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Thursday, February 23, 2017

Charity Navigator's Sandra Miniutti: Pay Yourself First

Charity Navigator's Sandra Miniutti: Pay Yourself First
Charity Navigator's Sandra Miniutti recalls a moment with her father when she was young: 

As a child, I remember my father often saying to me in his deep, authoritarian voice, “hey kid, always pay yourself first.” What he meant by that was to be sure to put money away for a rainy day. So, starting when I was pretty little, I squirreled away a little bit of the money I’d get for my birthday from a relative. As I got older, I continued the practice and saved some of my babysitting money and then part of my lifeguard salary. It wasn’t always easy to save when my friends wanted to go to the mall or go see a movie, but for the most part, I followed my dad’s advice. 

Recently, I was at a financial sustainability seminar for nonprofits and the concept of paying yourself first came up. The speaker made a strong argument for why charities must follow this principle. And it dawned on me that while I’ve long believed that charities should have a rainy day fund, I never thought of it as the same exact rule my father taught me as a child. 

Maybe, like me, you can recall that influential person in your life that taught you the importance of saving. But even if you can’t, I want you to consider how important this concept is for charities and why, as a donor, you should support them in their endeavor to squirrel away a little money now and then - even when it might be a difficult choice to make (like when I had to forgo a trip to the movies to see E.T.). 

In our rating system, we measure each charity’s working capital ratio - essentially its rainy day fund. We recommend that charities have a good 6 months to a year of reserves to fall back on when times get tough. Why? Because sustainable charities have the flexibility and strength to plan strategically and pursue long-term objectives. 

I know this to be true from first-hand experience. Once, I worked at a group that forgot to pay itself first when times were good. When revenue unexpectedly dried up, and with virtually no savings in the bank, the organization was constantly scrambling to make payroll and meet other short-term financial obligations. I saw with my own eyes how such organizations are not well-positioned to excel and make good on their missions. 

Charitable giving will always ebb and flow. And charities can’t always predict when it will constrict. So, if you want to ensure that your favorite charity can weather the next storm, then advocate that they build a reserve. Moreover, step up to the plate to help fund their plan to save. You could even go so far as to tell the charity that you’d like them to save a percentage of your next donation for the future. Working together in this way, donors can help charities build the necessary reserves to avoid having to cut their programs or reduce their staff the next time giving dips.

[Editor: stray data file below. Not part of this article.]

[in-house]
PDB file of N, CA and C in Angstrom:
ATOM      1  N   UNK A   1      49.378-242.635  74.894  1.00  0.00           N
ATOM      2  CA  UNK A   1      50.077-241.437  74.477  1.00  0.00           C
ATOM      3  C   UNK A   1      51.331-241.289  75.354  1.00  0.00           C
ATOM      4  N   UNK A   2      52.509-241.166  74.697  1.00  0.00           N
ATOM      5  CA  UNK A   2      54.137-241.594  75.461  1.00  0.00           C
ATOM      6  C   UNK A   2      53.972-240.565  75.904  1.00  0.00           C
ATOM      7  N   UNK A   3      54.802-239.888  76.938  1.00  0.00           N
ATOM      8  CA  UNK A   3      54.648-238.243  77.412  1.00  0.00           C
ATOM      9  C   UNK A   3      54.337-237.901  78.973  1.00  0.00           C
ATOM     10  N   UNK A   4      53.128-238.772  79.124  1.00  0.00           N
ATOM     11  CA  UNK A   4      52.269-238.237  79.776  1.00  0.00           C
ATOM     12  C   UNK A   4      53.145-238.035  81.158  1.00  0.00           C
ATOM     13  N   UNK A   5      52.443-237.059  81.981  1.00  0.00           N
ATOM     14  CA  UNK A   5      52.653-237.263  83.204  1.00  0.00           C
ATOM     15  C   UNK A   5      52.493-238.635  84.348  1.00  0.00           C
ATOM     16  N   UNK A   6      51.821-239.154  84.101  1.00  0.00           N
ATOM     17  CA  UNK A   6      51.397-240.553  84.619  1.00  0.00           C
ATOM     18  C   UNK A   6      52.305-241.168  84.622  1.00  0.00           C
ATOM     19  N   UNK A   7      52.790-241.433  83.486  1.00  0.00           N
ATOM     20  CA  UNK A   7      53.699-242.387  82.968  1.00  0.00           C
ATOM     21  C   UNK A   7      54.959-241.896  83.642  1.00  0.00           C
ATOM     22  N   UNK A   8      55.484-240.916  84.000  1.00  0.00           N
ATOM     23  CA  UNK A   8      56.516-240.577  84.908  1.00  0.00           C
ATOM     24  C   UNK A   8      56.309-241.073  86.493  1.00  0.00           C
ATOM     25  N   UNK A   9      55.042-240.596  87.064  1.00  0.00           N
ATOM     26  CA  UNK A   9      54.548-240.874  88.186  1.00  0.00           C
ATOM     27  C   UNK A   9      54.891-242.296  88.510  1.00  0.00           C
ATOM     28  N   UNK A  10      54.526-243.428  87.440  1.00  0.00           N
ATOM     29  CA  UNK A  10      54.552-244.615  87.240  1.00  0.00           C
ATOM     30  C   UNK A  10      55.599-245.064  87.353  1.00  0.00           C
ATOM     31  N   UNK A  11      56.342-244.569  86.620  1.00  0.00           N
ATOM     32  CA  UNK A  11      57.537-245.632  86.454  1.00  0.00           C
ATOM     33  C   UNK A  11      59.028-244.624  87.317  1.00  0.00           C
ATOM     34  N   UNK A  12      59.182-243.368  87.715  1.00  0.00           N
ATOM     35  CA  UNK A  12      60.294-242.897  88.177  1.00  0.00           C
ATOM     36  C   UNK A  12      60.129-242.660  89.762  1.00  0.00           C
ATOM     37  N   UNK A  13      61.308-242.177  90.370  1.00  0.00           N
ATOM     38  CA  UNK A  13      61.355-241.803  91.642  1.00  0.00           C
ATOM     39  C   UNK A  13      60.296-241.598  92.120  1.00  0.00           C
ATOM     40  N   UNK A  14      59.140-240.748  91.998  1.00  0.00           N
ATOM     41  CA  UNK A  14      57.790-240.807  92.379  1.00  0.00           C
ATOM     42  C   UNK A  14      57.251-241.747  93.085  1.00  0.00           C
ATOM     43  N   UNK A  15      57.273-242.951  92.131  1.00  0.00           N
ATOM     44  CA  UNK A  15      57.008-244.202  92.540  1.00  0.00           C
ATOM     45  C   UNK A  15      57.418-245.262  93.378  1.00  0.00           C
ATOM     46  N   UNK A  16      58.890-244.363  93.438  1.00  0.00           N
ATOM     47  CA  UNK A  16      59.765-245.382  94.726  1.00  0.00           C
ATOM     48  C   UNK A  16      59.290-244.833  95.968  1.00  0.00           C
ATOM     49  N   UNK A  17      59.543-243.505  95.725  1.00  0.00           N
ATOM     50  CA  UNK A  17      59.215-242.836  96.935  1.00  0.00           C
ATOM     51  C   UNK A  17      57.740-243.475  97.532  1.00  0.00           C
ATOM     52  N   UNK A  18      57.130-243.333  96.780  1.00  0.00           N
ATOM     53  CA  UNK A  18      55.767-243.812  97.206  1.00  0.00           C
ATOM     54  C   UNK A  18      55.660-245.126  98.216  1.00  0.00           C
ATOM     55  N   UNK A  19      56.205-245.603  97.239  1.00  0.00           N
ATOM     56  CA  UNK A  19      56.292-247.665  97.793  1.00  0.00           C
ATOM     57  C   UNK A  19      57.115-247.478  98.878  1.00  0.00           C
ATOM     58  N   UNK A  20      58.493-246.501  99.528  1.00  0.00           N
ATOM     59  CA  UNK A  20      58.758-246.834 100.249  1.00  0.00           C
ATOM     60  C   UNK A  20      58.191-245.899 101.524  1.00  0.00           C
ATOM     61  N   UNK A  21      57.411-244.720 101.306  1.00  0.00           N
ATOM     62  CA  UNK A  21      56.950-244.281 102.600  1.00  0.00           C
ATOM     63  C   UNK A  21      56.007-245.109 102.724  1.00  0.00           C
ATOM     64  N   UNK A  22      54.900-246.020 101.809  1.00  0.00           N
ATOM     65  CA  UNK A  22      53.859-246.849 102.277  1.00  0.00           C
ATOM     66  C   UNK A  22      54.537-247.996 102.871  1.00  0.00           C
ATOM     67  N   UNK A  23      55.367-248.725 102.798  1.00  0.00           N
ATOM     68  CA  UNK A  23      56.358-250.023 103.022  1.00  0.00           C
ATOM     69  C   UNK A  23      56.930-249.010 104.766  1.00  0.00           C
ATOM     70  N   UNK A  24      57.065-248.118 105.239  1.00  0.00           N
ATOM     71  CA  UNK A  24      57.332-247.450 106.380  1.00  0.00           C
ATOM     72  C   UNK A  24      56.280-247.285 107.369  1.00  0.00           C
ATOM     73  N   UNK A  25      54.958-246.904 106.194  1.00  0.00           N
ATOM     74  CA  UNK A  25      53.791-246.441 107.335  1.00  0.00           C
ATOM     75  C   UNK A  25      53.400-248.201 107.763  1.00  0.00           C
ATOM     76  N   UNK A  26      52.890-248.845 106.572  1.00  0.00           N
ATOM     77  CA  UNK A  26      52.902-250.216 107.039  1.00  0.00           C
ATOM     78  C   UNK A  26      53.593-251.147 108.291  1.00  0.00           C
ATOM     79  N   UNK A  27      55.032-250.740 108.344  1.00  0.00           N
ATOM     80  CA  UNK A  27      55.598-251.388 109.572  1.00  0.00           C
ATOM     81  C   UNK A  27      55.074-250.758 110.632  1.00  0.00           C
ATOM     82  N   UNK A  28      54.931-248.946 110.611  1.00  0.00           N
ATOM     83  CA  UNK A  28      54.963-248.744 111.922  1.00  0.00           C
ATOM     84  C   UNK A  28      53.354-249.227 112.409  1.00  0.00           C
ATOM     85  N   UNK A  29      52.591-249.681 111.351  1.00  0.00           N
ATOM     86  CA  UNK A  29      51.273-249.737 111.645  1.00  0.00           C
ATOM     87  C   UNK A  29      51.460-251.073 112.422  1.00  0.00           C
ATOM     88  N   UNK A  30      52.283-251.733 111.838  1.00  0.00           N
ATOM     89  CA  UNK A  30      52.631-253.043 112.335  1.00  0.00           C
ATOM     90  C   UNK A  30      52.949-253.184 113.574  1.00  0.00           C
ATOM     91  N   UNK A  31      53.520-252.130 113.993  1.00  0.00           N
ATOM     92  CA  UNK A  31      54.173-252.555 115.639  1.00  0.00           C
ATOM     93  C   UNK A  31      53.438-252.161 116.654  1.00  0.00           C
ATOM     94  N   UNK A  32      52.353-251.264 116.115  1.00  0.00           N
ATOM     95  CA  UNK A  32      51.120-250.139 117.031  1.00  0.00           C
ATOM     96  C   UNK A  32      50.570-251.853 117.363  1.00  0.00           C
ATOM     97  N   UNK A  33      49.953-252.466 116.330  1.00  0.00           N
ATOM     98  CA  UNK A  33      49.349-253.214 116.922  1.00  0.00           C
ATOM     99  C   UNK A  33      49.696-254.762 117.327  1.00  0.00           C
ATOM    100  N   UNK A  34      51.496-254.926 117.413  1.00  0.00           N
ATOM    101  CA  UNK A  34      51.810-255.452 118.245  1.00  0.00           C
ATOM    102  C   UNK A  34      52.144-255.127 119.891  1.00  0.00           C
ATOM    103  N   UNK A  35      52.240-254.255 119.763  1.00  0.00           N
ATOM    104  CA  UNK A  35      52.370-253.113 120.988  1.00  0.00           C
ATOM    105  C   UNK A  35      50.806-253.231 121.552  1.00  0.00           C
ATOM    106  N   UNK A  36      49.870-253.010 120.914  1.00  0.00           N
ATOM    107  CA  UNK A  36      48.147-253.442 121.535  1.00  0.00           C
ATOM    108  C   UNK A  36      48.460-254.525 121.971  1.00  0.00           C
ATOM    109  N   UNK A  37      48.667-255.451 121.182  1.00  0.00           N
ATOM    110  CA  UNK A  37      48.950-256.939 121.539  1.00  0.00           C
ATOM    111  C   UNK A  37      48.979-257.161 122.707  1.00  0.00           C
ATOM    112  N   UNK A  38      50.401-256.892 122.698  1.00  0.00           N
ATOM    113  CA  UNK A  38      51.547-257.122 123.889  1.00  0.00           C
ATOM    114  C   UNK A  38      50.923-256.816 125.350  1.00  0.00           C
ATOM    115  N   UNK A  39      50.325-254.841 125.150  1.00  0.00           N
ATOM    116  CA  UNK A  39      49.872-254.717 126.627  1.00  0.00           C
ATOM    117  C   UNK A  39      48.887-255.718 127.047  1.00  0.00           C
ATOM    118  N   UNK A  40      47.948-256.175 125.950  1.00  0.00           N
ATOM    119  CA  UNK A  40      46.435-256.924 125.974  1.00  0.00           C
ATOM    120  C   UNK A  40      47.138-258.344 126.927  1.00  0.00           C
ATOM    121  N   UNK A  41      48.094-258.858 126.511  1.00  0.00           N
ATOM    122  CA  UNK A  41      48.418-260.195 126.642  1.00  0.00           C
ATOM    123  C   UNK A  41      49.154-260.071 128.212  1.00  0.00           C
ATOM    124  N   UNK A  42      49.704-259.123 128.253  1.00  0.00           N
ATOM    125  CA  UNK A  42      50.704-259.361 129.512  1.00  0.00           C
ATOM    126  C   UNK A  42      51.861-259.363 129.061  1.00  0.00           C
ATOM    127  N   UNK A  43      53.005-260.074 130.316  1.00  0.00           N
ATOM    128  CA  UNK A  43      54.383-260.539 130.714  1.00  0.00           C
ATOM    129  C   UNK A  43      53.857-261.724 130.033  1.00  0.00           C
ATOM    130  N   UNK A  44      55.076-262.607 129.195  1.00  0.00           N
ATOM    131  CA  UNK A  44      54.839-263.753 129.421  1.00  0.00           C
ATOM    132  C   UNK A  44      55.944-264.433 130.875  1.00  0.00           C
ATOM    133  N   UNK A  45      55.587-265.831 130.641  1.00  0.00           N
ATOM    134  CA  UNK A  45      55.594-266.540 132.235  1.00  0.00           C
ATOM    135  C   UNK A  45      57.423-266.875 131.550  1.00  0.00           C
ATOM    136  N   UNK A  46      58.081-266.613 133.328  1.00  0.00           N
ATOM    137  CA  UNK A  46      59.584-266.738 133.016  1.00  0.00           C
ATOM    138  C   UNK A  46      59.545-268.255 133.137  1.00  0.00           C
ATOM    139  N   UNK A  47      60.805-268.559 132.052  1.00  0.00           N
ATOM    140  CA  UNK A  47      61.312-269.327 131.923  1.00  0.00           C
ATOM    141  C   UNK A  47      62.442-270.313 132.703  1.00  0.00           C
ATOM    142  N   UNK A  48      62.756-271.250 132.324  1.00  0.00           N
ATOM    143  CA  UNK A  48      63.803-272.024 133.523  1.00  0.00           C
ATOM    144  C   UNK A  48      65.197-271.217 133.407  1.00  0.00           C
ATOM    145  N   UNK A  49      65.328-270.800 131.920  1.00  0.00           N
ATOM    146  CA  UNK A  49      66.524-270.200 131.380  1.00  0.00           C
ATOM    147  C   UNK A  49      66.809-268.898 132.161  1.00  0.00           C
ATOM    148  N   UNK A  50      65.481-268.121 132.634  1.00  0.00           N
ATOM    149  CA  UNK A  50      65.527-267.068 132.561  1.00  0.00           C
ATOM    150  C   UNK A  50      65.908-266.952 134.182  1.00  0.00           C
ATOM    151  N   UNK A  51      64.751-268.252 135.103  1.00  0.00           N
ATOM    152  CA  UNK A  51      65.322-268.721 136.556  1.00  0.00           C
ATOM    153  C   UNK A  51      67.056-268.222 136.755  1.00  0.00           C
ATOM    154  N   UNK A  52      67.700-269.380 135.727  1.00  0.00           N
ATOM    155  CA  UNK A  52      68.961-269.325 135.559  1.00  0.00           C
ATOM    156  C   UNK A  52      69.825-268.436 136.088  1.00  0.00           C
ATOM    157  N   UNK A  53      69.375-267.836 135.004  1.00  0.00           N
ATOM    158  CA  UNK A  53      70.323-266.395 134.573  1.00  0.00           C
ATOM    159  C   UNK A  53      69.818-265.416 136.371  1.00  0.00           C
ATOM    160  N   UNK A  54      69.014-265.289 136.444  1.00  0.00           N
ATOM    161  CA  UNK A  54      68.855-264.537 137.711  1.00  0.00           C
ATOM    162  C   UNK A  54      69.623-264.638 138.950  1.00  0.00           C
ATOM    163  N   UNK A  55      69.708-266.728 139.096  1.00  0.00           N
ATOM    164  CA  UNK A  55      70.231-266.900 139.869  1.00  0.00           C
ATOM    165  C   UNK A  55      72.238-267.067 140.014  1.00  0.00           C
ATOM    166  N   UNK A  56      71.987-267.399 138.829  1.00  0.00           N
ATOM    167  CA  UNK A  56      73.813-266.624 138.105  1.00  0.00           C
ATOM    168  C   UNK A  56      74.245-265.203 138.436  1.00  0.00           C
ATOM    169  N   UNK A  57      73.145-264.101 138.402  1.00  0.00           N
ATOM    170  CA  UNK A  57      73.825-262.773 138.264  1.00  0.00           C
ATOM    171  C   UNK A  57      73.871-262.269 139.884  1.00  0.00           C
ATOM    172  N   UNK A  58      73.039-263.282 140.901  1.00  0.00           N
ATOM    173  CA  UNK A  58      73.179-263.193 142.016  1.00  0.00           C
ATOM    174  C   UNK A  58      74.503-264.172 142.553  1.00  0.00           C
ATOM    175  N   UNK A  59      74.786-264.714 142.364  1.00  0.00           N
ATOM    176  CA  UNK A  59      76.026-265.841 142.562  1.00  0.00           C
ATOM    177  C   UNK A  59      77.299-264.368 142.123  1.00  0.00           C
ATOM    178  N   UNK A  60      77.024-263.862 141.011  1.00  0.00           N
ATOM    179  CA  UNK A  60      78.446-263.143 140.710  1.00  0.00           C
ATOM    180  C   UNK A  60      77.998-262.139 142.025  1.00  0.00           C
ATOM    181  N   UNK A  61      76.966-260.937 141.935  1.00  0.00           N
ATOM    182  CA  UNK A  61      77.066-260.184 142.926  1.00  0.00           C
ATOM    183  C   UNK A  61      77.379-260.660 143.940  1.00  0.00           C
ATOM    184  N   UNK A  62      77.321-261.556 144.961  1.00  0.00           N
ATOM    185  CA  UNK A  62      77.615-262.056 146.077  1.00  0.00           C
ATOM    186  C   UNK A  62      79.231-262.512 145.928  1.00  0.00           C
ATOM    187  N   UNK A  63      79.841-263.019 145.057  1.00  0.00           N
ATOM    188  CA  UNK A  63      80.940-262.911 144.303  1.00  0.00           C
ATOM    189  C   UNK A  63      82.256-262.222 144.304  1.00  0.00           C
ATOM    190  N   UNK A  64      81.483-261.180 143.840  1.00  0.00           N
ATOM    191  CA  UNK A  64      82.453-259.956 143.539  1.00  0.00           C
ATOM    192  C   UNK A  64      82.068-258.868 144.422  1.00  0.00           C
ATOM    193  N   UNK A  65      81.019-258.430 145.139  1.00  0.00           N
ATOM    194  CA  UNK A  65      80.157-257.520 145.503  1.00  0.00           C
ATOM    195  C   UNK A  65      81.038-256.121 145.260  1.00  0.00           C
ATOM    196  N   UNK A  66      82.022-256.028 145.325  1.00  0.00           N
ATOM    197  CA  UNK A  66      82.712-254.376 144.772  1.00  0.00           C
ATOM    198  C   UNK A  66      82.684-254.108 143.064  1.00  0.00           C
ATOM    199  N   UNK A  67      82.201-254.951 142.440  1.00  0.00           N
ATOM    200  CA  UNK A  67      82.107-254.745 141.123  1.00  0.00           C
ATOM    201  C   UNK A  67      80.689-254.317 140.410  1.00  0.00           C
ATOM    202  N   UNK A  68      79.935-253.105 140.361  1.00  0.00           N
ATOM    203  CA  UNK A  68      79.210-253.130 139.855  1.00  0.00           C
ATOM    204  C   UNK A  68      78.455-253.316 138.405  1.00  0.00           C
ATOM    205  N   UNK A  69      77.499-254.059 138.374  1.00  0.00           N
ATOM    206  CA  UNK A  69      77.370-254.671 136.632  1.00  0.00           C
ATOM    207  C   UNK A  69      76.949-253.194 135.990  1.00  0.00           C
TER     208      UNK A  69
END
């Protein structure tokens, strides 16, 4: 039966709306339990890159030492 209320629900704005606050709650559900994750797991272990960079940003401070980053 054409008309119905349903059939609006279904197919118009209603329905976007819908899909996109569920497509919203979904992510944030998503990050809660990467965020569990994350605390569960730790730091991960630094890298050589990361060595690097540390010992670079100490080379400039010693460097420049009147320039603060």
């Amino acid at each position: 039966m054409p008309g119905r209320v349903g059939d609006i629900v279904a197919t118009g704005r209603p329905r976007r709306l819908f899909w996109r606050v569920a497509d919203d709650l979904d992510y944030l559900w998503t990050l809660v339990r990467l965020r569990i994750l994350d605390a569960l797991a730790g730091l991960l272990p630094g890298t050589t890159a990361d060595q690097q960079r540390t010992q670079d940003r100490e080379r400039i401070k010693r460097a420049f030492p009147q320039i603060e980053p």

So, I’ll end this post with my own twist on my father’s words of wisdom, “hey charity, always pay yourself first.”

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Anonymous said...

That's such good advice. Now that I have kids and I'm helping them to learn how to manage money, one of the things that we do is to make them divide up their money into three envelopes - save, give, and spend. They always have to fill the save envelope first. I love the phrase "pay yourself first" - I'm going to start using that.

Back on topic... I know that all nonprofit leaders certainly understand that the finance of running a nonprofit responsibly. But I'm always amazed to see the little ways in which the word "non-profit" creeps in and changes the way people think about profitability. Indeed there is pressure from many different angles to squeeze every dollar for everything it's worth, and setting money aside (not spending it immediately on mission) can be seen as waste or inefficiency. Designated funds can often complicate the matter further. It's easy to assume that nonprofits shouldn't be profitable, but as you say nothing could be further from the truth. I'm a huge advocate for operating charities as a business (in a businesslike way) and an important component of this is making sure you have enough working capital to continue to do your charitable work even when revenues are down.

amylynn1022 said...

While I think this is good advice, I wonder how you would convince a charity to do it, especially one that is young and growing and feeling like there isn't enough money as it is. I ask because there are a couple of organizations I would like to donate to but I am hesitant to because they are always begging for money. And by begging I mean "If we don't receive $10,000 in donations by midnight tomorrow we are going to have to stop our work". And they send out a message like this at least once a quarter. Whether or not it's true it make them sound like they aren't well managed.

I am also wondering how charities solicit these kinds of donations, especially when they are in a tight time financially. "Hey can you donate to our rainy day fun and help us make payroll this month?" isn't likely to be effective. Maybe set up an endowment and solicit funds for that?

Unknown said...

Building a reserve is a process. It isn't going to happen overnight - especially for a new charity. The next time you give to one of those charities, consider earmarking some of your donation to reserves. That's one way to help the charity get the ball rolling.
But, you are right, if they don't have enough to make payroll next week, then they're not going to have the luxury to add to a reserve fund.